Last month, before continued snowfall improved the outlook, the dam-managing U.S. Bureau of Reclamation projected Powell’s surface elevation would end this year somewhat higher than it began. Lake Mead would continue to decline, by about 8 feet, but with more water perched upstream in Powell for later release. Though these are relatively minor changes, it’s unclear how they might affect mandated reductions among farmers and other water users.

The Bureau of Reclamation is set to release proposed emergency conservation measures next week, accounting for two decades of declines.

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'We've never had two good winters in a row'

Recent disappointing years were marred by dry and warm springs that sponged up much of what otherwise could have been decent flows based on snowpack alone. Utah’s dry soils could again steal significant snowmelt this year, river forecaster Cody Moser said, but that state’s mountains also have the amplest snowpack now and were factored into the forecasting model. Soils in Arizona and western Colorado are relatively wetter thanks to summer and fall rains.

The Henry Mountains on March 26, 2023, north of Lake Powell in southeastern Utah.
The Henry Mountains on March 26, 2023, north of Lake Powell in southeastern Utah.

“We’ve had a couple pretty good monsoon seasons,” Moser said.

While pleased with the predictions, Central Arizona Water Conservation District board member Terry Goddard said it’s premature to celebrate. His district, which manages the Central Arizona Project Canal delivering water from the river, has already been hit hard by water reductions forced by Lake Mead’s slide. He considers this year’s heavy snows a “short reprieve” from nearly a quarter-century of spiraling disaster.

During that time, he cautioned, “We’ve never had two good winters in a row.” And it would take more than two to refill the reservoirs to comfortable levels.

Like Buschatzke, Goddard said it’s imperative that all seven states negotiating their commitments to save water retain their urgency. Otherwise, he said, next year’s snowpack could deliver calamity.

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“We’re hoping that we continue the momentum” built over the last several dry years, Goddard said.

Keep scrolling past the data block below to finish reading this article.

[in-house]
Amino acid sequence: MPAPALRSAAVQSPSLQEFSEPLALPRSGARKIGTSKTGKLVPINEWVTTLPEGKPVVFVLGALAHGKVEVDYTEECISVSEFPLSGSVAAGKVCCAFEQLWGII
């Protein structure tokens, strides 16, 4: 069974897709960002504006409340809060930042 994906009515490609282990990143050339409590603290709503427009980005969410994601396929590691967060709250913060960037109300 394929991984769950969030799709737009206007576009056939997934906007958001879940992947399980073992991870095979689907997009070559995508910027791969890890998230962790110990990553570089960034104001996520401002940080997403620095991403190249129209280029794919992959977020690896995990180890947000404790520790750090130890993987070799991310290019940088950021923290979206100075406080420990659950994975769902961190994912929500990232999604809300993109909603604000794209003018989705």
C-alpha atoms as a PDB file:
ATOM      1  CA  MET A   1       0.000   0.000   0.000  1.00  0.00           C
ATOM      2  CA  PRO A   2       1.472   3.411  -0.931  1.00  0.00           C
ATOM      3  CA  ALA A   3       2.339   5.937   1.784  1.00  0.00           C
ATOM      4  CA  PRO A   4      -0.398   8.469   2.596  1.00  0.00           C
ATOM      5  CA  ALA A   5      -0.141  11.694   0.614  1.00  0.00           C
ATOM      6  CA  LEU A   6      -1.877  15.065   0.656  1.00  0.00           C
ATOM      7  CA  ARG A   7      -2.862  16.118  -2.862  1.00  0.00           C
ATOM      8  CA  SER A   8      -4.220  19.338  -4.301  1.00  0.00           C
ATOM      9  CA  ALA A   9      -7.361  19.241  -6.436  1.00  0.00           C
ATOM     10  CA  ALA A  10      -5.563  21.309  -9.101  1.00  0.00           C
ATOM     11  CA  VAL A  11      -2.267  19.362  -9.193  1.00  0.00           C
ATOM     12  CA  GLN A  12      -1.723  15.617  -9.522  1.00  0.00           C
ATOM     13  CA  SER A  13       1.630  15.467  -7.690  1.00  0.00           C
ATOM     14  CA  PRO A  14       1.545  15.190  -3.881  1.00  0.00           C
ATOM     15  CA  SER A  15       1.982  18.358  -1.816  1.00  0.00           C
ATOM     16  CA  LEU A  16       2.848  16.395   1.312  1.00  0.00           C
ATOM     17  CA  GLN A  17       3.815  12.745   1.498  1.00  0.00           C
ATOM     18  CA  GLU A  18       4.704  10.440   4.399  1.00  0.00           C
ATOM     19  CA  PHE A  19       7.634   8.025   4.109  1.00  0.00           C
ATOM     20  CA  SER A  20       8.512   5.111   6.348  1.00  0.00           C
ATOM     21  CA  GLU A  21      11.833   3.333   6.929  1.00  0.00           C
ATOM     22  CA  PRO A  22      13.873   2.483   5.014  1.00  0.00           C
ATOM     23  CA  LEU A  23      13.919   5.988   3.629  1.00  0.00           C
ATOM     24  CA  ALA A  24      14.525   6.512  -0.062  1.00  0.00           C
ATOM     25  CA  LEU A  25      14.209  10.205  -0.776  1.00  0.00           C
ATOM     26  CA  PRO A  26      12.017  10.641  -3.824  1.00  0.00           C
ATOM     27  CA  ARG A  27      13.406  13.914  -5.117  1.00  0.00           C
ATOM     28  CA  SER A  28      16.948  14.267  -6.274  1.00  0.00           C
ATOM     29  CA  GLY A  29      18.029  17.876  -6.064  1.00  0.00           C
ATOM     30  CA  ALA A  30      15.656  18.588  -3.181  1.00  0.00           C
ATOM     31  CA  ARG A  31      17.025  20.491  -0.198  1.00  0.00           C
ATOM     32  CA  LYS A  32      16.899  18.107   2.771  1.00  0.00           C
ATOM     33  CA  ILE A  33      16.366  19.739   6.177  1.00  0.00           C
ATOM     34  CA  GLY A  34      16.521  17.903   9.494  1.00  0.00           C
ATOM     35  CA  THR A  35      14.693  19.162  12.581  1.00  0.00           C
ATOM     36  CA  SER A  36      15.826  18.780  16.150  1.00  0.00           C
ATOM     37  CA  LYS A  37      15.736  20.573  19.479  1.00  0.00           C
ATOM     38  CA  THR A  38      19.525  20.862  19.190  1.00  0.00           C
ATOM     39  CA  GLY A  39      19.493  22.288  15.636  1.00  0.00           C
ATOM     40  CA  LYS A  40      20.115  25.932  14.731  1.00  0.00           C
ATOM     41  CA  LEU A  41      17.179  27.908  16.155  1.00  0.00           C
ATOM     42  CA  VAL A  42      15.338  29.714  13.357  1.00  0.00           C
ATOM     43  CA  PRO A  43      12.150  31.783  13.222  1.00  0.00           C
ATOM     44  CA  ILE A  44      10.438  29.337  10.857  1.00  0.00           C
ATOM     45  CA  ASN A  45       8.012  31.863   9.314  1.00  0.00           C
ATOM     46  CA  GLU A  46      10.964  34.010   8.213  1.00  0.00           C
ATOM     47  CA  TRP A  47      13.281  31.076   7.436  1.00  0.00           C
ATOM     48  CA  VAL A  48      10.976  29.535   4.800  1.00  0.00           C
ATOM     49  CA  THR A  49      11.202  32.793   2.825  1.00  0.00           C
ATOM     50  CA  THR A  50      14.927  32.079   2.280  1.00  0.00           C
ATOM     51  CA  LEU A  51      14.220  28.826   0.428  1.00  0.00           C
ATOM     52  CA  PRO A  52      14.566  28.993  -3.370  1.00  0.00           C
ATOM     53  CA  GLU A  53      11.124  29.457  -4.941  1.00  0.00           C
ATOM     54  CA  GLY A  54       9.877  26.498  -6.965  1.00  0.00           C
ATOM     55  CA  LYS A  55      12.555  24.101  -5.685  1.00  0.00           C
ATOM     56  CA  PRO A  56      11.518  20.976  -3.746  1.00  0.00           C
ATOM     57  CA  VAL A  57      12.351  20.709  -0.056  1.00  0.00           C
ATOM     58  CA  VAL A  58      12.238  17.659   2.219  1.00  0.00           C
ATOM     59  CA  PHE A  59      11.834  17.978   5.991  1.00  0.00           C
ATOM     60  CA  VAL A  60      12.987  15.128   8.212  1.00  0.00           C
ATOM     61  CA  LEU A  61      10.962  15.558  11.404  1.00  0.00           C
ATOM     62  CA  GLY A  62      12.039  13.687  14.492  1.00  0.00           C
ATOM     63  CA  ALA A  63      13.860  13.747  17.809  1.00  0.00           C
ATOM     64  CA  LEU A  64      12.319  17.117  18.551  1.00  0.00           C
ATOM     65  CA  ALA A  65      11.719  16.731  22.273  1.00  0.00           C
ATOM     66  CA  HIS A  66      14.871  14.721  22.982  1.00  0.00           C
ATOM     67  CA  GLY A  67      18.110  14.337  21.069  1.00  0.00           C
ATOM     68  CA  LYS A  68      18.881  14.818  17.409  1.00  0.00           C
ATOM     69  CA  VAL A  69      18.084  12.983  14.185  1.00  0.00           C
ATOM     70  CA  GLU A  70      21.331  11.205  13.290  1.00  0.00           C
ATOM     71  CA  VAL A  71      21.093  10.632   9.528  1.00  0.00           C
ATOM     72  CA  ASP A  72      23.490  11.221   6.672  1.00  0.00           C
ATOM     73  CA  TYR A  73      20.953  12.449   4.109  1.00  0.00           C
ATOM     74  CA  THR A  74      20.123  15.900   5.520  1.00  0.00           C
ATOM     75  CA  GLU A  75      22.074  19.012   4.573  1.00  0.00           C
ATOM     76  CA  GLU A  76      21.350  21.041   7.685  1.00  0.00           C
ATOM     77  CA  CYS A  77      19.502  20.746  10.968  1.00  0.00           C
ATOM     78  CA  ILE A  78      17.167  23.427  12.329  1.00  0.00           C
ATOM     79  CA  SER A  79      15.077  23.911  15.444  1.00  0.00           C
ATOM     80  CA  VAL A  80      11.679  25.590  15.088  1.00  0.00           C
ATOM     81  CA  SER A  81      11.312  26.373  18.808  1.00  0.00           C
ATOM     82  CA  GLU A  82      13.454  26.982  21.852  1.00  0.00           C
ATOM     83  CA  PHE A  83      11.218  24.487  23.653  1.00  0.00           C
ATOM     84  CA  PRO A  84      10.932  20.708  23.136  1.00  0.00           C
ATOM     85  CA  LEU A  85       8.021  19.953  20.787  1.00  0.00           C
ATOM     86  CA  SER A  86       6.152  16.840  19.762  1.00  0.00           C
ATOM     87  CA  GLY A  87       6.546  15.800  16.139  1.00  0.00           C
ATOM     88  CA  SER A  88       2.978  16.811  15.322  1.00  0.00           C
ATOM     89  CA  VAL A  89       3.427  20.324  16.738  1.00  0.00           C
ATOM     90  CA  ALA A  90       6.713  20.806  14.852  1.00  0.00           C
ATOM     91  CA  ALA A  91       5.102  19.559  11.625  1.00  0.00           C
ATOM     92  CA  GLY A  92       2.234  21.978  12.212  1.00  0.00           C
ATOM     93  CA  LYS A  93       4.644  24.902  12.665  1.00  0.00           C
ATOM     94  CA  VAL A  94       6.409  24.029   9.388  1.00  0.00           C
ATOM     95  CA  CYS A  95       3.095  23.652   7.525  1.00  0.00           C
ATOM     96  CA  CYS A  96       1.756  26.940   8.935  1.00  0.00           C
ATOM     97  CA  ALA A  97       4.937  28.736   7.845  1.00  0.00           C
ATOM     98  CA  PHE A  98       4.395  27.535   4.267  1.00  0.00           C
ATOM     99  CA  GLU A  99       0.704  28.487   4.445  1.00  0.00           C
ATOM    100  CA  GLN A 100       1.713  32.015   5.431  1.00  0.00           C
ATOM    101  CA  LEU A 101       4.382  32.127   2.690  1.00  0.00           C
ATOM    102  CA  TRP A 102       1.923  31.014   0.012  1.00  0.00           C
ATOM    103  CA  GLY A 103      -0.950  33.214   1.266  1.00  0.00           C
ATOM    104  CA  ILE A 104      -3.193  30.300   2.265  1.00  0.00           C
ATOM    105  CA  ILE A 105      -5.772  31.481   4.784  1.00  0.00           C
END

What happens next is in the federal government’s hands. After proclaiming last year that the seven states needed to conserve between 2 million and 4 million acre-feet a year to stabilize the reservoirs, the U.S. Interior Department asked the states to work out an agreement on how to do it. So far the states have not agreed on how to split up those cutbacks, and next week the department will reveal its own plan.

Deputy Interior Secretary Tommy Beaudreau traveled to Phoenix to tout the Biden administration’s commitment to conservation during Thursday’s news conference at the governor’s office. While there, he assured Arizonans that the administration will use “every tool” to save the river and, with it, the region’s economy.

Deputy Secretary of the Interior Tommy Beaudreau speaks during a press conference discussing Colorado River conservation investments at the state Capitol in Phoenix on April 6, 2023.
Deputy Secretary of the Interior Tommy Beaudreau speaks during a press conference discussing Colorado River conservation investments at the state Capitol in Phoenix on April 6, 2023.

“This is one of the most significant challenges facing the United States today,” Beaudreau said.

Brandon Loomis covers environmental and climate issues for The Arizona Republic and Reach him at or follow on Twitter @brandonloomis.

Environmental coverage on and in The Arizona Republic is supported by a grant from the Nina Mason Pulliam Charitable Trust. Follow The Republic environmental reporting team at and @azcenvironment on Facebook, Twitter and Instagram.

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This article originally appeared on Arizona Republic: Forecasters say Colorado River due for best flows in 12 years